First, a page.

More and more, public school districts are considering classes that use the Bible as the main textbook. Most recently, a Texas state legislator has introduced a bill that would require all Texas public school to offer an elective course about the Bible and its impact on our society. According to the bill’s sponsor, Rep. Warren Chisum, R-Pampa, the class would use the Bible as a textbook and not a “worship document.” Says Chisum:
“We’re not going to preach the Bible, we’re going to teach the Bible and how it affects all of our writings, documents and the formation of our government,” said Chisum. “We’re taking it as a document that has historical value. It’s the most widely distributed book in the world.”
Sounds logical. But is it legal? Sometimes what is logical and what is legal are very different things.
More locally, a Cambria County school has decided to offer a similar type of course. Richland High School now will include a Bible as Literature course, with curriculum from the Bible Literacy Project.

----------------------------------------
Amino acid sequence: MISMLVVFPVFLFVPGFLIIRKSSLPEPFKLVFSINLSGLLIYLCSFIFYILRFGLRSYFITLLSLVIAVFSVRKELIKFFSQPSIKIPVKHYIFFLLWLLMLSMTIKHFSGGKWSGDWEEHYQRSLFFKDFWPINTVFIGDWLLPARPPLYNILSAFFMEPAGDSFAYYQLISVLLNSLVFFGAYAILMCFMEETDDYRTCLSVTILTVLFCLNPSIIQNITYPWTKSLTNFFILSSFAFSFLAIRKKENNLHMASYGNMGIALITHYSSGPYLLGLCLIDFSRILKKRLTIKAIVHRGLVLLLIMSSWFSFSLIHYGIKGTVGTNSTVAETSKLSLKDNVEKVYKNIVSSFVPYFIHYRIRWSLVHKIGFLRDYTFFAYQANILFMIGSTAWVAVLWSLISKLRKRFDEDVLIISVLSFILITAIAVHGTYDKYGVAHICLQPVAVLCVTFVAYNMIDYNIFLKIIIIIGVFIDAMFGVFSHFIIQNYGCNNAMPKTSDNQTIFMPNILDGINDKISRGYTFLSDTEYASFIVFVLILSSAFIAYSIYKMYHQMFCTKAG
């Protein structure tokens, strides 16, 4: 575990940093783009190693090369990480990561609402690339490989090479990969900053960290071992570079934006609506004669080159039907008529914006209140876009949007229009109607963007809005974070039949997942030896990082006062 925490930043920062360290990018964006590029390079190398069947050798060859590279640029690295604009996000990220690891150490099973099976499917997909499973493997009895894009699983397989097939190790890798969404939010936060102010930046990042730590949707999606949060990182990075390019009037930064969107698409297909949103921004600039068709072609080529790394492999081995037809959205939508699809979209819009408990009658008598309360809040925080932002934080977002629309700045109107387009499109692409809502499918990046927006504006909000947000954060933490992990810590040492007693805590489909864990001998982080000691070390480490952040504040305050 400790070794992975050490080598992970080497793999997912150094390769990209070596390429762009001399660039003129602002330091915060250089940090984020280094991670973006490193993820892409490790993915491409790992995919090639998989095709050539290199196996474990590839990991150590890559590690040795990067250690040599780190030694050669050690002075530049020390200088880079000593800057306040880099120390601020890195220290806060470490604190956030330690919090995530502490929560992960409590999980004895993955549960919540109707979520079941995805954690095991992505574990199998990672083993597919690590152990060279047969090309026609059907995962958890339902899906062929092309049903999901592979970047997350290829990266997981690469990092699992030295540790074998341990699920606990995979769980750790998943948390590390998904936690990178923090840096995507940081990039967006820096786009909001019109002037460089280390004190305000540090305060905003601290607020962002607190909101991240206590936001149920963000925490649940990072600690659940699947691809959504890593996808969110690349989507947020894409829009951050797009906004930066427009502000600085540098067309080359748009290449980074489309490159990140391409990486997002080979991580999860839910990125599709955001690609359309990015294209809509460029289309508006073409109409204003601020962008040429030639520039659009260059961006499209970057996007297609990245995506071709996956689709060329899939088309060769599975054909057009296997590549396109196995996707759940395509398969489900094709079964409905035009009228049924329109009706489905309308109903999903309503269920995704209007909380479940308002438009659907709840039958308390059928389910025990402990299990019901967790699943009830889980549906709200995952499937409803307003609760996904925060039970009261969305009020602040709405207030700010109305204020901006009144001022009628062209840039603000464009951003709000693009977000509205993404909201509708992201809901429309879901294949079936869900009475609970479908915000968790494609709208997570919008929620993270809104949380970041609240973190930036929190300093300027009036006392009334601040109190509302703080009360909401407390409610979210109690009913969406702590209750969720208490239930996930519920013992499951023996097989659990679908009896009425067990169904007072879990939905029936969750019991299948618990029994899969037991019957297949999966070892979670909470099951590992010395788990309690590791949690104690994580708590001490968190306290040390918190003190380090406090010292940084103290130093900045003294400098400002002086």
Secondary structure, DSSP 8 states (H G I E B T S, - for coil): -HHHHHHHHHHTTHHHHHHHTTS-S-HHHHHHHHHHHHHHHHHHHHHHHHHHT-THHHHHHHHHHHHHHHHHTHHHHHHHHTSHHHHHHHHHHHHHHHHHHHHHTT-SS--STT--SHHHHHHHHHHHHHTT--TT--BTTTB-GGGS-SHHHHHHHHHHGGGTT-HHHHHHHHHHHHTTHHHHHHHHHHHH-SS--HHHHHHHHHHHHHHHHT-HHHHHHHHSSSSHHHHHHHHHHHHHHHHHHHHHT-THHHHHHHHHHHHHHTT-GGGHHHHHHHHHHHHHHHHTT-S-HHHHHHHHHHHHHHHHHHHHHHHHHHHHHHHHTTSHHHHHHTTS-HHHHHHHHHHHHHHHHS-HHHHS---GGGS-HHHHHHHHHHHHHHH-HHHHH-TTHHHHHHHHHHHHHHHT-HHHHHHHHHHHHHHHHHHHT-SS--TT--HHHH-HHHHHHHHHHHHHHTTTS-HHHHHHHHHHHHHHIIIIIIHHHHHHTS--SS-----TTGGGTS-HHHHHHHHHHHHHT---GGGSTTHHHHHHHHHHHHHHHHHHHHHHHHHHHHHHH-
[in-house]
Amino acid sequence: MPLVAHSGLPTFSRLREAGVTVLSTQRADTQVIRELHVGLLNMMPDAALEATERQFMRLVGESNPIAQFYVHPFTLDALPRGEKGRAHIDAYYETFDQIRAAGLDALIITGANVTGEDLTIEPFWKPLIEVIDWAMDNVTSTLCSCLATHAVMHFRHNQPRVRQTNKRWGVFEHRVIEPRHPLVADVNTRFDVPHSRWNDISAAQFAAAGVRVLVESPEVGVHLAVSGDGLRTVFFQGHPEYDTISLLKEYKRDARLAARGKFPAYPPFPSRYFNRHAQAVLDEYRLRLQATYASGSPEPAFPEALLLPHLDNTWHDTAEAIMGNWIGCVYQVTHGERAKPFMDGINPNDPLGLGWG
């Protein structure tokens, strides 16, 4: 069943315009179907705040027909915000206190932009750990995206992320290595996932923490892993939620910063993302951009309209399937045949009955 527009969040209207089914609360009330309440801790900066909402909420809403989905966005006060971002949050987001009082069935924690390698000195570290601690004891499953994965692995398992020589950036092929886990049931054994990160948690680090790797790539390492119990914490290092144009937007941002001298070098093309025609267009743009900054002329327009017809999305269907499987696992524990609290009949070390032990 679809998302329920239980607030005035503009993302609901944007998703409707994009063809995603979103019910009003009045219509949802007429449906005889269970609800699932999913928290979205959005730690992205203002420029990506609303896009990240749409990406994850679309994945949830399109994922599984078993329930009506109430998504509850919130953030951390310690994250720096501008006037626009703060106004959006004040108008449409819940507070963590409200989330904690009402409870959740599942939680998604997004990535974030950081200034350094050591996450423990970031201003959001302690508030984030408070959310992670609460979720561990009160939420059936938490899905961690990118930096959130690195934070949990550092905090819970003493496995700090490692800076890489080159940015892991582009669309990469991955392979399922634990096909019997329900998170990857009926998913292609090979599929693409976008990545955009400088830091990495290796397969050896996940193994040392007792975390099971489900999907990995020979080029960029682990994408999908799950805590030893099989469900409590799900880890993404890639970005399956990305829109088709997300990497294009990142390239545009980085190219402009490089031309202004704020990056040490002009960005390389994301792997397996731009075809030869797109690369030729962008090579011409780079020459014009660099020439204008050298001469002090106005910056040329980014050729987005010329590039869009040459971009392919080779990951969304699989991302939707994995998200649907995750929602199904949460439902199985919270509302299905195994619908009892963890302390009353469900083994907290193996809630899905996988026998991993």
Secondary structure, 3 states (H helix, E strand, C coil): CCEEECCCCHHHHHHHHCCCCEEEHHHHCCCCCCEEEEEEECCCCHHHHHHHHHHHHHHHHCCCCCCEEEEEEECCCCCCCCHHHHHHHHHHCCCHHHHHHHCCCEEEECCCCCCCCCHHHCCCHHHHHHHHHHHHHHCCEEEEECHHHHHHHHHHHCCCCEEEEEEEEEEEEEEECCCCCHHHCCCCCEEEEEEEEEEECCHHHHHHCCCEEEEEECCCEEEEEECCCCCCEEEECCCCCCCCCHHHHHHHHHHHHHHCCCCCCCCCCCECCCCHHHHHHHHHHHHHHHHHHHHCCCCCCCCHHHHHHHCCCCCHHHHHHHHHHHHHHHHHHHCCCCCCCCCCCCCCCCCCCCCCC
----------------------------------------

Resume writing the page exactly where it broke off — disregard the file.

As the concept gains more and more momentum, you can be sure of one thing. This will be challenged. Whether it is Texas, Pennsylvania, some other state (or all of the above) you can bet that there will be legal challenges. I suspect that those challenges will be determined on very case-specific facts, since I think that the concept is probably constitutional but also is hard for many districts and teachers to carry out on the fine legal tightrope that they likely will need to follow.
Only time will tell. In the meantime, let me know what you think by commenting below.